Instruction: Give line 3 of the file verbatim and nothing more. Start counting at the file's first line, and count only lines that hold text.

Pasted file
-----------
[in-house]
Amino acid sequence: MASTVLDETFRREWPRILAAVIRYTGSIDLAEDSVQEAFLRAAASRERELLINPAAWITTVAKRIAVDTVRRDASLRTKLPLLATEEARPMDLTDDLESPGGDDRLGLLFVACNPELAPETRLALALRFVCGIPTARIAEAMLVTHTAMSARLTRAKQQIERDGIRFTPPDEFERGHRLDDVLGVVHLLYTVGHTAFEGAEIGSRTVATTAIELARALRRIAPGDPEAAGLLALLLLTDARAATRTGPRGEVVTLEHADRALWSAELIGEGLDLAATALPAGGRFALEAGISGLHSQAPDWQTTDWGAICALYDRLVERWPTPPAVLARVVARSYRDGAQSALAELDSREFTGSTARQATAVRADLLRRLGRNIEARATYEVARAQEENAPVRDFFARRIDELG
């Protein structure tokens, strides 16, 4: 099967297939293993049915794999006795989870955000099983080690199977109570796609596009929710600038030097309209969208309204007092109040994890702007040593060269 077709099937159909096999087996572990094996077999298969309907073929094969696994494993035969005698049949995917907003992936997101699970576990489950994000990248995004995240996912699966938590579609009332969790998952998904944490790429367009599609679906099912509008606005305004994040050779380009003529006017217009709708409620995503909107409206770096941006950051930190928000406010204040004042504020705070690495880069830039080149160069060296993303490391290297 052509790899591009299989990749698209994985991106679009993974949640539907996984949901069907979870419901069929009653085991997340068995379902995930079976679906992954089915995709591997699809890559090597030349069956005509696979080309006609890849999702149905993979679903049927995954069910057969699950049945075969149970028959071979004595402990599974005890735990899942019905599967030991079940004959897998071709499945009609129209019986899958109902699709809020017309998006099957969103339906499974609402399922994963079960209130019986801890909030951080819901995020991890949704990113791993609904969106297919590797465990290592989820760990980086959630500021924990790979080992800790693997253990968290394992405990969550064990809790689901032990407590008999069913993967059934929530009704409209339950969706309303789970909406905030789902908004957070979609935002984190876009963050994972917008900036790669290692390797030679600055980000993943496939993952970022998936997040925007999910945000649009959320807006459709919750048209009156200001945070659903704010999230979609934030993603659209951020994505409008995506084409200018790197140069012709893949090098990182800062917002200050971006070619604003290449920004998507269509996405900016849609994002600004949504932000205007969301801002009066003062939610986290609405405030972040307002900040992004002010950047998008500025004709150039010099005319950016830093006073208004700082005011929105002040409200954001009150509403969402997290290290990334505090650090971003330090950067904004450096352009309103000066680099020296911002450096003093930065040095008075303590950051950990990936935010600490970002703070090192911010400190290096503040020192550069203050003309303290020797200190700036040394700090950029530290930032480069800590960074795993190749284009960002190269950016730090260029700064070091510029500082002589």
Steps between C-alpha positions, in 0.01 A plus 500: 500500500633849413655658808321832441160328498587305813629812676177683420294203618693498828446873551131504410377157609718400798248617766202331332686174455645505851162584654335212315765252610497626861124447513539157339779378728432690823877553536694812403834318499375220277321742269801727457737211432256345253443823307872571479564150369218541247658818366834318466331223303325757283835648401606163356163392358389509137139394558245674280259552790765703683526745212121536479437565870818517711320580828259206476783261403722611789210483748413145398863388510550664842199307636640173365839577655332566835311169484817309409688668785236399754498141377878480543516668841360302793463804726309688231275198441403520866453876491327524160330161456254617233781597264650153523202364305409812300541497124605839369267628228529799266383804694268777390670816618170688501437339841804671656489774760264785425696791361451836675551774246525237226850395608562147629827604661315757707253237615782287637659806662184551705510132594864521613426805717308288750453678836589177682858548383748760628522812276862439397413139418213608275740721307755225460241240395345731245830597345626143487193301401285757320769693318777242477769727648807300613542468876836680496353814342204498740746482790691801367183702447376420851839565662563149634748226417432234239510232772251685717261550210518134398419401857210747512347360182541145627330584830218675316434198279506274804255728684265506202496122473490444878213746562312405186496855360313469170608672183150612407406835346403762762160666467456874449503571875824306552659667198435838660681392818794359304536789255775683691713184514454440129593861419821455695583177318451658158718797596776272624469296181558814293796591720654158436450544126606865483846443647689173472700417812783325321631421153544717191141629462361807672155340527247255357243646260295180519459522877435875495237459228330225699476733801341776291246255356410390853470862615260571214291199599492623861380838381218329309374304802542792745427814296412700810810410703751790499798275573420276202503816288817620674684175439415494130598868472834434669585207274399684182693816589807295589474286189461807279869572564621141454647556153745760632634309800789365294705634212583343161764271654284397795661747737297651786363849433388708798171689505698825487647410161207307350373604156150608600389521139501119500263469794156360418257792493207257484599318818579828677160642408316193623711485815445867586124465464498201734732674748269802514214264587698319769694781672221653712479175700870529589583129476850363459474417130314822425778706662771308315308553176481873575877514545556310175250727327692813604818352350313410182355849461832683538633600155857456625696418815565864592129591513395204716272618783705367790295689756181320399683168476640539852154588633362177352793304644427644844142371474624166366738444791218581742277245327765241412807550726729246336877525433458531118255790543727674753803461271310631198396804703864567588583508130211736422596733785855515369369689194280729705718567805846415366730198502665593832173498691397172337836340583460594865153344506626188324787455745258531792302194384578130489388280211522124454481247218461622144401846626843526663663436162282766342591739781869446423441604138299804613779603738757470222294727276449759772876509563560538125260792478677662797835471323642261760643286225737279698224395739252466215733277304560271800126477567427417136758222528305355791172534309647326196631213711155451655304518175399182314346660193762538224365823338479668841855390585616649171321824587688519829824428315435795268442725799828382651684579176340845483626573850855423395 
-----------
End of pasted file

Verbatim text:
């Protein structure tokens, strides 16, 4: 099967297939293993049915794999006795989870955000099983080690199977109570796609596009929710600038030097309209969208309204007092109040994890702007040593060269 077709099937159909096999087996572990094996077999298969309907073929094969696994494993035969005698049949995917907003992936997101699970576990489950994000990248995004995240996912699966938590579609009332969790998952998904944490790429367009599609679906099912509008606005305004994040050779380009003529006017217009709708409620995503909107409206770096941006950051930190928000406010204040004042504020705070690495880069830039080149160069060296993303490391290297 052509790899591009299989990749698209994985991106679009993974949640539907996984949901069907979870419901069929009653085991997340068995379902995930079976679906992954089915995709591997699809890559090597030349069956005509696979080309006609890849999702149905993979679903049927995954069910057969699950049945075969149970028959071979004595402990599974005890735990899942019905599967030991079940004959897998071709499945009609129209019986899958109902699709809020017309998006099957969103339906499974609402399922994963079960209130019986801890909030951080819901995020991890949704990113791993609904969106297919590797465990290592989820760990980086959630500021924990790979080992800790693997253990968290394992405990969550064990809790689901032990407590008999069913993967059934929530009704409209339950969706309303789970909406905030789902908004957070979609935002984190876009963050994972917008900036790669290692390797030679600055980000993943496939993952970022998936997040925007999910945000649009959320807006459709919750048209009156200001945070659903704010999230979609934030993603659209951020994505409008995506084409200018790197140069012709893949090098990182800062917002200050971006070619604003290449920004998507269509996405900016849609994002600004949504932000205007969301801002009066003062939610986290609405405030972040307002900040992004002010950047998008500025004709150039010099005319950016830093006073208004700082005011929105002040409200954001009150509403969402997290290290990334505090650090971003330090950067904004450096352009309103000066680099020296911002450096003093930065040095008075303590950051950990990936935010600490970002703070090192911010400190290096503040020192550069203050003309303290020797200190700036040394700090950029530290930032480069800590960074795993190749284009960002190269950016730090260029700064070091510029500082002589």